If you could tell the history of rice pilaf, you could tell the history of the world to at least as far back as Alexander the Great. It’s a dish that is ubiquitous across most of the world’s cuisines. This is probably because it is such a great dish for large gatherings. To make a large pot of rice pilaf is not much more difficult than to make a small pot.
Of course, every region adds their own flair to the dish. In India, rice pilaf is called pulao and it has many variations from region to region. It is most popular in the northern areas, such as Kashmir and Gujarat where my family is from. This is probably because it most likely came to India from the Persians. Persian dishes tend to be most popular closest to Iran and fade in popularity as you move southeast across the subcontinent.
Alexander the Great is said to have first eaten Pilaf in the Bactria region of Iran, which is now a part of Afghanistan. Bactria is where his wife, Roxana, was most likely born. I can imagine pots of fragrant rice pilaf being served at gatherings for ancient dignitaries, perhaps even his wedding (I’m just guessing here).
Biryani is another Indian dish that was highly influenced by pilaf, but pulao is much simpler. It makes for a great, quick meal. All you have to do is saute some vegetables and rice and then simmer it all in a pot. It isn’t much more difficult than making a pot of rice, but you get all of the flavor and nutritional benefits of the added vegetables and spices.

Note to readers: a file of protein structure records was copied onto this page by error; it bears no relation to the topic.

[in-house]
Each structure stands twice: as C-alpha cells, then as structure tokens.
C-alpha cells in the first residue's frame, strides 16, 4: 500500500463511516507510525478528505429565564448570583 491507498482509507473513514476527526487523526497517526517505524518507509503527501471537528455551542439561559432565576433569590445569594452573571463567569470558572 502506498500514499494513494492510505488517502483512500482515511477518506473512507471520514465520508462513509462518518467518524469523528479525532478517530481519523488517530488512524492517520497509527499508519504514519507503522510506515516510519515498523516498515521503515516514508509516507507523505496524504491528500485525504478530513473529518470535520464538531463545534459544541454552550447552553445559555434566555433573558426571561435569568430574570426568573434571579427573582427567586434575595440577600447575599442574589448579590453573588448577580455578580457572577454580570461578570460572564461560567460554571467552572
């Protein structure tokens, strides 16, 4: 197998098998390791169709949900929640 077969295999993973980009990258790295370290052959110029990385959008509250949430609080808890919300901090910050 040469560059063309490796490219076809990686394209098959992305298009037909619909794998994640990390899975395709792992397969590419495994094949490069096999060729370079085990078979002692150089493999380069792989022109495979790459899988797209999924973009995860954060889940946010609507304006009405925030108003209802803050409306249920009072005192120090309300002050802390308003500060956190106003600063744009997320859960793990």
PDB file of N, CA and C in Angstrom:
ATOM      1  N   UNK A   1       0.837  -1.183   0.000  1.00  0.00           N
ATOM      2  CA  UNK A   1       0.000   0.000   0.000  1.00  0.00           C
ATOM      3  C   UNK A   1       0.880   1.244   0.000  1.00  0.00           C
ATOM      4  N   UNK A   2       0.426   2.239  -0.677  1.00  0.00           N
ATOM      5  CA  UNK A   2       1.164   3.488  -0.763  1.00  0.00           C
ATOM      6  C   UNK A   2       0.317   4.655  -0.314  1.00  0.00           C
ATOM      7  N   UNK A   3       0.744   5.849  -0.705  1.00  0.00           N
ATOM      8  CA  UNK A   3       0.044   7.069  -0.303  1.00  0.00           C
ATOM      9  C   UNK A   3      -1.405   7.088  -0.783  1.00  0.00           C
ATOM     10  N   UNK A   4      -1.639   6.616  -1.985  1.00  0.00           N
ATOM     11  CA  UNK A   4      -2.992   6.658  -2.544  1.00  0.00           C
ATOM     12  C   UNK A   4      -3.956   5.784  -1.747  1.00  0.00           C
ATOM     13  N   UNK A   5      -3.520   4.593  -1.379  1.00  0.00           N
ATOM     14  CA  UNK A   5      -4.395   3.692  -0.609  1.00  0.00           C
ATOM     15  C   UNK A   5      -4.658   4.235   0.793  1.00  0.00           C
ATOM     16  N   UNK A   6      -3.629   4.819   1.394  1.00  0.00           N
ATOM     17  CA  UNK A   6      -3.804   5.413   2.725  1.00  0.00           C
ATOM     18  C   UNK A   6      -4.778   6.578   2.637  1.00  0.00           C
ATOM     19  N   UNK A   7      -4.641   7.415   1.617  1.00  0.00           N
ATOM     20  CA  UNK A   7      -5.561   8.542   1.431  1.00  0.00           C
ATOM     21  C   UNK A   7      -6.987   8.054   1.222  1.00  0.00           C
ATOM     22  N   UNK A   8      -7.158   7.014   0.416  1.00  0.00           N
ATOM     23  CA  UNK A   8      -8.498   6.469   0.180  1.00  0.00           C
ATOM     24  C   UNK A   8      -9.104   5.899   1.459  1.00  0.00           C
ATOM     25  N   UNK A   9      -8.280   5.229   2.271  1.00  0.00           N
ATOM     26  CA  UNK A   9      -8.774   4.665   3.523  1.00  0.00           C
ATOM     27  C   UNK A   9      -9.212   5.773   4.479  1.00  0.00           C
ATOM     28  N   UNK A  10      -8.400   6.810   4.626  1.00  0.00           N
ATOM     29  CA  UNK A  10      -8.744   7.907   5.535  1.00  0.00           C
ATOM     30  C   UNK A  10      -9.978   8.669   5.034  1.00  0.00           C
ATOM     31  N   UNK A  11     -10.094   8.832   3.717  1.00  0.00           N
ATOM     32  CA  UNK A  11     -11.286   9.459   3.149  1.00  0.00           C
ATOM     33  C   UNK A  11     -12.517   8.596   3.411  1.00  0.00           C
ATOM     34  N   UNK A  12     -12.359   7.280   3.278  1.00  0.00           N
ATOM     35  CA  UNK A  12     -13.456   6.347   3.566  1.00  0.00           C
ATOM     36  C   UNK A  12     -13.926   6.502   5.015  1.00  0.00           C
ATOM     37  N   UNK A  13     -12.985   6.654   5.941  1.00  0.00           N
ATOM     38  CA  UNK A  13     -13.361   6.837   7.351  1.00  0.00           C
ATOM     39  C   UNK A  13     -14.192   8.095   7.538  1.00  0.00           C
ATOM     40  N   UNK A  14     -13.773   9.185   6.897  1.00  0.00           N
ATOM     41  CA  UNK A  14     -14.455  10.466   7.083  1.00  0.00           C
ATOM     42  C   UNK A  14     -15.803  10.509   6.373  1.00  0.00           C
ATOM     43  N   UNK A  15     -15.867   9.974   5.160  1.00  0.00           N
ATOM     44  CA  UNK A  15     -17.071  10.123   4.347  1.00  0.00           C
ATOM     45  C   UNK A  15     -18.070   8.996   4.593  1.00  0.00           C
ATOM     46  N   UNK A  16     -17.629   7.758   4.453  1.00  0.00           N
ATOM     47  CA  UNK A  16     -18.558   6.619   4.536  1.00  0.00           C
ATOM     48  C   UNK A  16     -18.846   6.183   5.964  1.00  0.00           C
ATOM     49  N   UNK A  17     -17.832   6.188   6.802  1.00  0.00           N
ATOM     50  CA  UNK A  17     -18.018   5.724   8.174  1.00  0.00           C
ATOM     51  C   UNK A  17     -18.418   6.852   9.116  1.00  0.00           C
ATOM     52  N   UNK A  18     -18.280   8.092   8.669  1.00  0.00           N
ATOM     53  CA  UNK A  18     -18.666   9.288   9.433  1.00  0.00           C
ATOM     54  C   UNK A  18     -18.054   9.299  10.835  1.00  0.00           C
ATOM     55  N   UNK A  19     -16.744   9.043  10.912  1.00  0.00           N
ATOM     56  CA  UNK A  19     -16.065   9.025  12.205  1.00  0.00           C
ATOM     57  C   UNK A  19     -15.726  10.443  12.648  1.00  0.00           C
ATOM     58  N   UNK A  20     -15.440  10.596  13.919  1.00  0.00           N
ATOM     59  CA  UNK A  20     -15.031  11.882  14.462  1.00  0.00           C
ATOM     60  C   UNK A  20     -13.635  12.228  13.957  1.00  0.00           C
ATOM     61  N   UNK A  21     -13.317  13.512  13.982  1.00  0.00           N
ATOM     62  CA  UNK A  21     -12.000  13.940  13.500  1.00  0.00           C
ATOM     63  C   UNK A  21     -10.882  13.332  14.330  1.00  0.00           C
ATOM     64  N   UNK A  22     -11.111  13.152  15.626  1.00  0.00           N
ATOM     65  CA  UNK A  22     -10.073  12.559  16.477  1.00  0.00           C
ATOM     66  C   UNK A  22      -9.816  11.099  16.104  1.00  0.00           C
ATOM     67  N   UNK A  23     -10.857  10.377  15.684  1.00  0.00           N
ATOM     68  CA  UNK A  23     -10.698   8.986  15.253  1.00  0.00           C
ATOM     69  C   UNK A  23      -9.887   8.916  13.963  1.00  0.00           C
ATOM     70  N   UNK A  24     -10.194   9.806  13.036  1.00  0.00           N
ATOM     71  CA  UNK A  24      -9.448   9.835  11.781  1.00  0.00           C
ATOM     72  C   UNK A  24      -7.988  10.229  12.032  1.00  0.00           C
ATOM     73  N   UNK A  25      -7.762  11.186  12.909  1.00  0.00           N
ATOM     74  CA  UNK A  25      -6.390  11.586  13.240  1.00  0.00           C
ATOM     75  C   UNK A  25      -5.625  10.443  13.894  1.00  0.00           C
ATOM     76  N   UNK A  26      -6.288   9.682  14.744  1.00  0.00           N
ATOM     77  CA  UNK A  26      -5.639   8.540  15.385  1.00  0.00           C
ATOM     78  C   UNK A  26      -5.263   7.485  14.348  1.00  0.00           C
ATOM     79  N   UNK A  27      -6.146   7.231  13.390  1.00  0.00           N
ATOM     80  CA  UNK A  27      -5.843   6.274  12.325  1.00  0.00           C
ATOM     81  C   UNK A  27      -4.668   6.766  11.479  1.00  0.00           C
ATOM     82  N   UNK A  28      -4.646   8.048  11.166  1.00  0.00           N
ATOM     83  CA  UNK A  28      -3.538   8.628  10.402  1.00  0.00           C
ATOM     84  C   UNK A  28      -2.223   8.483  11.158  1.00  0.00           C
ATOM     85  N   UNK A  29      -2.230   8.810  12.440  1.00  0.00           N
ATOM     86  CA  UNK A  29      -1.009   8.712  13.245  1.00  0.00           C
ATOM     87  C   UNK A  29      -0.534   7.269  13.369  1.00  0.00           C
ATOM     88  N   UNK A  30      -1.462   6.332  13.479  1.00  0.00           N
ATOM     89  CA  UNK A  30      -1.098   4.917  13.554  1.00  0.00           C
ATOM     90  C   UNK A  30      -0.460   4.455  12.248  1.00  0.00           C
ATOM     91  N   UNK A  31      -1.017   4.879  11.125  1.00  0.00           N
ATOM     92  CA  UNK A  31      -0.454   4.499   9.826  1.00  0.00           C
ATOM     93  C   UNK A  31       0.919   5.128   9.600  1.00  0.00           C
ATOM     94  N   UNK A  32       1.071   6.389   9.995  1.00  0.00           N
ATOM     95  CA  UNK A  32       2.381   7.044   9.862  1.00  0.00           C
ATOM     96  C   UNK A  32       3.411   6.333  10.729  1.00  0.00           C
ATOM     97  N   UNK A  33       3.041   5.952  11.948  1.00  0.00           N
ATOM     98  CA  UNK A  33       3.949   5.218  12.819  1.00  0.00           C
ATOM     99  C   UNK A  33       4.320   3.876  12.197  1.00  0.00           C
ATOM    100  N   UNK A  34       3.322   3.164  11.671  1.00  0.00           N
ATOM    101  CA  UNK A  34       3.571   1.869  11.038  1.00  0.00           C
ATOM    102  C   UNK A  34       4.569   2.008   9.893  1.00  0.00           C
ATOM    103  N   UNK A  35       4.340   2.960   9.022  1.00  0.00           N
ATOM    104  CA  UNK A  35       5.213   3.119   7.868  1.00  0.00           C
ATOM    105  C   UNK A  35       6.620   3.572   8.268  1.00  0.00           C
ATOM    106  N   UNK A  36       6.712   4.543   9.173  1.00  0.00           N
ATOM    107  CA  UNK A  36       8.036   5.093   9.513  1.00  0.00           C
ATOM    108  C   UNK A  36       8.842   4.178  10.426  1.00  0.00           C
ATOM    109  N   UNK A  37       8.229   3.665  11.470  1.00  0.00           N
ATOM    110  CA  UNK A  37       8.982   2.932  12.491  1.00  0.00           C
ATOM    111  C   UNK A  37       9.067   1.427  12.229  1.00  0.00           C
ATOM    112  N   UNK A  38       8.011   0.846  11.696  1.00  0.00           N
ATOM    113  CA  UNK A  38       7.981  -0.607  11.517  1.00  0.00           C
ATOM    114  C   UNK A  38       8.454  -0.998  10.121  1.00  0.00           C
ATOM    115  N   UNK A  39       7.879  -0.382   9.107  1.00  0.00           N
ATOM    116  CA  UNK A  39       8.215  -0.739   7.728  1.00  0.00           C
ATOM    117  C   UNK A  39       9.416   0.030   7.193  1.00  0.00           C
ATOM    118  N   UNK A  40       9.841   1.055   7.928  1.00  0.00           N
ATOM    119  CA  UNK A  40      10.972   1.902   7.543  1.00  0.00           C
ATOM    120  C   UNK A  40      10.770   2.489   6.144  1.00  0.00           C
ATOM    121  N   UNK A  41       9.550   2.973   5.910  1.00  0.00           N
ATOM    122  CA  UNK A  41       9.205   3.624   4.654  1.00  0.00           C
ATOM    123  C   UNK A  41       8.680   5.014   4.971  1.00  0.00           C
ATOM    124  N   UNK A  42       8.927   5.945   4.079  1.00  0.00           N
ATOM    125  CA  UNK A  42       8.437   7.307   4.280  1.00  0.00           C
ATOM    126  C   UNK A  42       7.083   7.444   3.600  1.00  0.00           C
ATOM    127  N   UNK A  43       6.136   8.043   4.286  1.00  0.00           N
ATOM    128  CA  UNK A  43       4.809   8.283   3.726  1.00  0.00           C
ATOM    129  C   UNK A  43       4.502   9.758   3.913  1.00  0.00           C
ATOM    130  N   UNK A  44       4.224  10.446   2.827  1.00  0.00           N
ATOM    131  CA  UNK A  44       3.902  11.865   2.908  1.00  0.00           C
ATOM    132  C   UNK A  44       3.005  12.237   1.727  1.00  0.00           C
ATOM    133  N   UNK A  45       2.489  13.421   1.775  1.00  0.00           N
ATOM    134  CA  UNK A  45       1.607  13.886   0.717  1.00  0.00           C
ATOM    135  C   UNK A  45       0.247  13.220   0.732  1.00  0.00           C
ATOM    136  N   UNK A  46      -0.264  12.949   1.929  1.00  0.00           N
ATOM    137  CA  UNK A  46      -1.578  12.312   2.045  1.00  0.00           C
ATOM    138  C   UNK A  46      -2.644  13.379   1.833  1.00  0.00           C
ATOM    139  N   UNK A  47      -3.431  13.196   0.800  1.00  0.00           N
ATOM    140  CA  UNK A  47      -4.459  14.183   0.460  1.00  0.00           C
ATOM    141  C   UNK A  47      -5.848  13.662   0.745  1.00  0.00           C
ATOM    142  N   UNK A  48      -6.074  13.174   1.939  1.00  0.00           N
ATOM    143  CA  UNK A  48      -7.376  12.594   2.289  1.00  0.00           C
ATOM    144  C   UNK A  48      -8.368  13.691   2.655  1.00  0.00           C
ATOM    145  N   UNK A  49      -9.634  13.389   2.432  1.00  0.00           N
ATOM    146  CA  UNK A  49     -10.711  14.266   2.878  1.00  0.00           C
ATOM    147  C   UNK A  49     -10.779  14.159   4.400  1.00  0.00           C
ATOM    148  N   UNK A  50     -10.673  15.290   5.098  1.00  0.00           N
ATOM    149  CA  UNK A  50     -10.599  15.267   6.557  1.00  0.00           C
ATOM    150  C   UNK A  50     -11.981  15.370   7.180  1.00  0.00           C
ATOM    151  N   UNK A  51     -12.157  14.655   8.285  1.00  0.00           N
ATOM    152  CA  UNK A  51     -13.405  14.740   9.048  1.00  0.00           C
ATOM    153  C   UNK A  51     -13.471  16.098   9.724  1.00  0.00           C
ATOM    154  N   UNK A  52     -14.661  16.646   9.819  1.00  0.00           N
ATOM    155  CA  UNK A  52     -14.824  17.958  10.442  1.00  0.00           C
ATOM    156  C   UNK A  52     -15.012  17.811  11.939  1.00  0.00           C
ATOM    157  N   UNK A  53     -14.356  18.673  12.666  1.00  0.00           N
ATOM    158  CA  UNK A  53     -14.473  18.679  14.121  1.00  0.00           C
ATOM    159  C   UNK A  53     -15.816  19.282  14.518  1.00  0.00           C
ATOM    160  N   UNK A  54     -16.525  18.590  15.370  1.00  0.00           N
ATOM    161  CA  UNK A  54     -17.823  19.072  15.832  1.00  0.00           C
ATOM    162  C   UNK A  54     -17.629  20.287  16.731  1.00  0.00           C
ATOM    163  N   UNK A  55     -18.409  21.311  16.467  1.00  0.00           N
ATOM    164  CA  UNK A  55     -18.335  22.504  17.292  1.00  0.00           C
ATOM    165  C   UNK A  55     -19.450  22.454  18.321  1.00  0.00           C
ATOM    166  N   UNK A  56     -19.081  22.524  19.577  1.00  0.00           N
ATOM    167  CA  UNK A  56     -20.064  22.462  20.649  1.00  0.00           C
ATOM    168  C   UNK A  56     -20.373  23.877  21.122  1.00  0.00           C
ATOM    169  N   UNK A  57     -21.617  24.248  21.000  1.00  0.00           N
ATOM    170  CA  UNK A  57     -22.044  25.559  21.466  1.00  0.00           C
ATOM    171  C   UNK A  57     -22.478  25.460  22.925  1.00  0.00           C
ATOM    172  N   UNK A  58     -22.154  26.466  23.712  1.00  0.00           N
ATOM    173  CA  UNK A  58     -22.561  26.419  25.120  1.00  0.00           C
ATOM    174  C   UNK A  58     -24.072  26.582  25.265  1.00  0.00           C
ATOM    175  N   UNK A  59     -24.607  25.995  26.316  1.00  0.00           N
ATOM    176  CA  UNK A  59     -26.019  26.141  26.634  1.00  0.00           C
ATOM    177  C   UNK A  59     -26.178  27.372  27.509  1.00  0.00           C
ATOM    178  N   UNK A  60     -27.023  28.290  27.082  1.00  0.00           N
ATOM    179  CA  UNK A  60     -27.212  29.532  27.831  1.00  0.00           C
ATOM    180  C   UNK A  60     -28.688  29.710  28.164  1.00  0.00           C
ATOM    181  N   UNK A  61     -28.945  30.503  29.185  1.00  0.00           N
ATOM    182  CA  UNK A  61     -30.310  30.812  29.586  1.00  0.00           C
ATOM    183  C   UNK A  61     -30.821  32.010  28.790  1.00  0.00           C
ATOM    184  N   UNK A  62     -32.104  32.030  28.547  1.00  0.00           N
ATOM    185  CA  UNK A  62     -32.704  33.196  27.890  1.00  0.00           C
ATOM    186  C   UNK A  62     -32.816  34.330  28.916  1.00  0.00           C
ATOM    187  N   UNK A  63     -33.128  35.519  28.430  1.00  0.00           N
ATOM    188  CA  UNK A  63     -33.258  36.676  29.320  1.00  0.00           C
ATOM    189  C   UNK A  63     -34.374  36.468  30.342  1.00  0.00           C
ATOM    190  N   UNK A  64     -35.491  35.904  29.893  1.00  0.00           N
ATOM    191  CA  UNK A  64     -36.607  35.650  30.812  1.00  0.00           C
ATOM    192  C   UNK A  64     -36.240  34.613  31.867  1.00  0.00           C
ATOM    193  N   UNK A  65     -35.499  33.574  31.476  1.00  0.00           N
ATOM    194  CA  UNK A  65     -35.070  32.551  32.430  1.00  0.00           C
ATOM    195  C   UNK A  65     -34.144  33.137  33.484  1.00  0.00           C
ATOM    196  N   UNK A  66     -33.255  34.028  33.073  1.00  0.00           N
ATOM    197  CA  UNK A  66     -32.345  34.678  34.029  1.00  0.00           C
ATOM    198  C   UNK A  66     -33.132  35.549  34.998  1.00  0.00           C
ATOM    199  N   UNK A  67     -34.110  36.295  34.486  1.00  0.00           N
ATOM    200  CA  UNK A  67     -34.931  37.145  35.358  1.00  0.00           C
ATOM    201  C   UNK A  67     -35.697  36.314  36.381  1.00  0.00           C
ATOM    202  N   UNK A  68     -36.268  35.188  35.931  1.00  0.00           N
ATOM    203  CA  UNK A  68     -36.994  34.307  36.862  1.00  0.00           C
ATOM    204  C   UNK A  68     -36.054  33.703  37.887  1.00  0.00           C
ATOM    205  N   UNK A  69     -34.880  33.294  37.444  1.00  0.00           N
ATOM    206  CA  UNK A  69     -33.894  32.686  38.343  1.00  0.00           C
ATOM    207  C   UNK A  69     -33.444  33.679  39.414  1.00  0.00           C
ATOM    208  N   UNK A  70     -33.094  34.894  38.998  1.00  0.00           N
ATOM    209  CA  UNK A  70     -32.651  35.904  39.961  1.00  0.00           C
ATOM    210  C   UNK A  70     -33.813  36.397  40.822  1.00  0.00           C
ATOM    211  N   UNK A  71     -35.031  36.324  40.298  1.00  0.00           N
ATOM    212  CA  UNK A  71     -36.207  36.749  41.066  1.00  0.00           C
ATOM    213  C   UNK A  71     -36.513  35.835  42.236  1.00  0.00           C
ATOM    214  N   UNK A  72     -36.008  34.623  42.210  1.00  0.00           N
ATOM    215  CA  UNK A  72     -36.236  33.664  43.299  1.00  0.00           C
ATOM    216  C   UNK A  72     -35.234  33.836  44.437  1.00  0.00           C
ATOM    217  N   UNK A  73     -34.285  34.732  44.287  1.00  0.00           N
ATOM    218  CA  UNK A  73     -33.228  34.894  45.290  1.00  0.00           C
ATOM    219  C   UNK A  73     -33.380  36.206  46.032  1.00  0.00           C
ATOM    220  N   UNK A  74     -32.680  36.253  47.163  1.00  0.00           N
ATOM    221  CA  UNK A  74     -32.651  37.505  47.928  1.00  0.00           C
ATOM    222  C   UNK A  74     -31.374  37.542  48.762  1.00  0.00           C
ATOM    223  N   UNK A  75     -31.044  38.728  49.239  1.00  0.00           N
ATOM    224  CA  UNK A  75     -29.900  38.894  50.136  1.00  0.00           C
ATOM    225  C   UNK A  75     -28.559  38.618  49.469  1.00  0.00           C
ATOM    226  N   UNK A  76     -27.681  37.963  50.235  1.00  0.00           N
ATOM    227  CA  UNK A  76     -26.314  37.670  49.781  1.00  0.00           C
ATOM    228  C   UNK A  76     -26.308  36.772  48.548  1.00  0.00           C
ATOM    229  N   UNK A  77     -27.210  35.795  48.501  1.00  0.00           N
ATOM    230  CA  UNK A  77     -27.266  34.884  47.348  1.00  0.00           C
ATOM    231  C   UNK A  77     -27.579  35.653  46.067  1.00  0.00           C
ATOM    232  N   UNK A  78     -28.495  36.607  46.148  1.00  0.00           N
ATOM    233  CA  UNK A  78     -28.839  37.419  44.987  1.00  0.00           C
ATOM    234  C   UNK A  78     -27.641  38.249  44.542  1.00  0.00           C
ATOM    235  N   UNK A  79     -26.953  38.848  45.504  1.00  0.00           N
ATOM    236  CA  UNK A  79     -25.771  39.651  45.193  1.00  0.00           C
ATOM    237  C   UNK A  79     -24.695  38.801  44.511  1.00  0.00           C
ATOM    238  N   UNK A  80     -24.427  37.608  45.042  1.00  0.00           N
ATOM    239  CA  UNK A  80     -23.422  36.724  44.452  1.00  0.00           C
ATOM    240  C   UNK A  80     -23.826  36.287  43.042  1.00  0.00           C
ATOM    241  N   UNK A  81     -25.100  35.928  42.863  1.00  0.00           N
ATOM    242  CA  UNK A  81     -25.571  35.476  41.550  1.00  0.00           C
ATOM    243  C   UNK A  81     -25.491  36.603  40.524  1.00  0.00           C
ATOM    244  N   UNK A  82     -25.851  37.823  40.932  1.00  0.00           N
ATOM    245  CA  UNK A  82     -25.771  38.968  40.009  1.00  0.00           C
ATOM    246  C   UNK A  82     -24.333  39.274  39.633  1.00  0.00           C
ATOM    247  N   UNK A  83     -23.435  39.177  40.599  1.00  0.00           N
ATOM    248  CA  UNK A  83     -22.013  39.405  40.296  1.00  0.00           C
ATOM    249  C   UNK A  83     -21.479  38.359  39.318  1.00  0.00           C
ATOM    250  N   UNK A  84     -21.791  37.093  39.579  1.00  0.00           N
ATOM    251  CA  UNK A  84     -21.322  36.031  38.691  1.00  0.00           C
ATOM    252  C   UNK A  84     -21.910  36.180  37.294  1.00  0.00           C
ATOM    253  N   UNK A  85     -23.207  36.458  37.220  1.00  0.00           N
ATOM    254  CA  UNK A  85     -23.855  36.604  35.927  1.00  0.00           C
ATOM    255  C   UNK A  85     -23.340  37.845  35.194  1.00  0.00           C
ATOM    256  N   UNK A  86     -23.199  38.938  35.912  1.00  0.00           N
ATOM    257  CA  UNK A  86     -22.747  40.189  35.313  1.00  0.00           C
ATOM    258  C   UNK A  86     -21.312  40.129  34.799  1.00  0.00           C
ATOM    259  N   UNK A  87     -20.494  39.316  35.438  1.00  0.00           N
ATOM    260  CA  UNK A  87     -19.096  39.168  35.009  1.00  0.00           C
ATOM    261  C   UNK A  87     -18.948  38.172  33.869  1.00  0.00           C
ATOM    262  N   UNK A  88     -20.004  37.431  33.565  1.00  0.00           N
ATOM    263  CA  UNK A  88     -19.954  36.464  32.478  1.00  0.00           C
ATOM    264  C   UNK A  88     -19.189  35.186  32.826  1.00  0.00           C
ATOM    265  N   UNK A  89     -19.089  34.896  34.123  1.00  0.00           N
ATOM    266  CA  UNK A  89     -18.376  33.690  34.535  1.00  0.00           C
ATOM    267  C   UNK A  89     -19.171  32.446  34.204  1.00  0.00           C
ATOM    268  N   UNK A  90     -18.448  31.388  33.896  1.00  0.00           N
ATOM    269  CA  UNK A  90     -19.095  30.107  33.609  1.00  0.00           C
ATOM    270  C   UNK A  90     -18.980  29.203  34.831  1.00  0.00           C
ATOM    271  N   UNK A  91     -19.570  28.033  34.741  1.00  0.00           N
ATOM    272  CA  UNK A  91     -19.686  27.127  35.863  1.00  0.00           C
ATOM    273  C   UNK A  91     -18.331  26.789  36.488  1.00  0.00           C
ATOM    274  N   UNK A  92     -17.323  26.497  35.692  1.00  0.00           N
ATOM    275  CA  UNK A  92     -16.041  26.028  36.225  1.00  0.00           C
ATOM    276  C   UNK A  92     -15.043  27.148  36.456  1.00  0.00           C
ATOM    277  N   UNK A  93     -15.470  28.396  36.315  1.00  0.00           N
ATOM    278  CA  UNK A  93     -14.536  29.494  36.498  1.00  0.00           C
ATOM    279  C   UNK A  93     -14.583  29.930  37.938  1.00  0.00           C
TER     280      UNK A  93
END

When we lived in India, my mom would often suddenly find herself entertaining a large group of people, which meant scrambling to make a meal to fix for them. Pulao was the perfect dish for such an occasion!
- 1 1/2 cups dry basmati rice
- 1/2 cup peas
- 1/2 cup carrots, chopped
- 1 cup cauliflower, chopped
- 1 onion, chopped
- 3 cloves garlic, chopped
- 1 tsp vegetable oil or ghee
- 1 tsp whole cumin seeds
- 10 cashews
- 1 Indian bay leaf
- 3-4 cloves
- 1/2 tsp chili powder
- 1 tsp turmeric
- 3 cups water
- pinch salt
- Rinse the rice, soak for 30 minutes.
- Make a “vaghaar” by putting a little oil in a pan. While the oil is heating, put the cashews in. After the cashews toast a little, remove them and set them aside. Then add the cumin seeds. When they become toasty and fragrant, add onions and garlic.
- Saute the onions and garlic until they start to soften. Then add the vegetables: peas, carrots and cauliflower.
- When the vegetables begin to soften, add in the dry rice. Saute this for about 30 seconds to toast the rice.
- Put all of this into a pot, add three cups of water, the toasted cashews, bay leaf, cloves, chili powder, turmeric and salt to taste and bring to a boil.
- Cover and reduce the heat to low. Allow to cook for 12 minutes. Turn off heat. Let it rest for 5 minutes. Remove lid. Fluff with fork.
|Serving Size||1/2 cup||Sodium||300mg|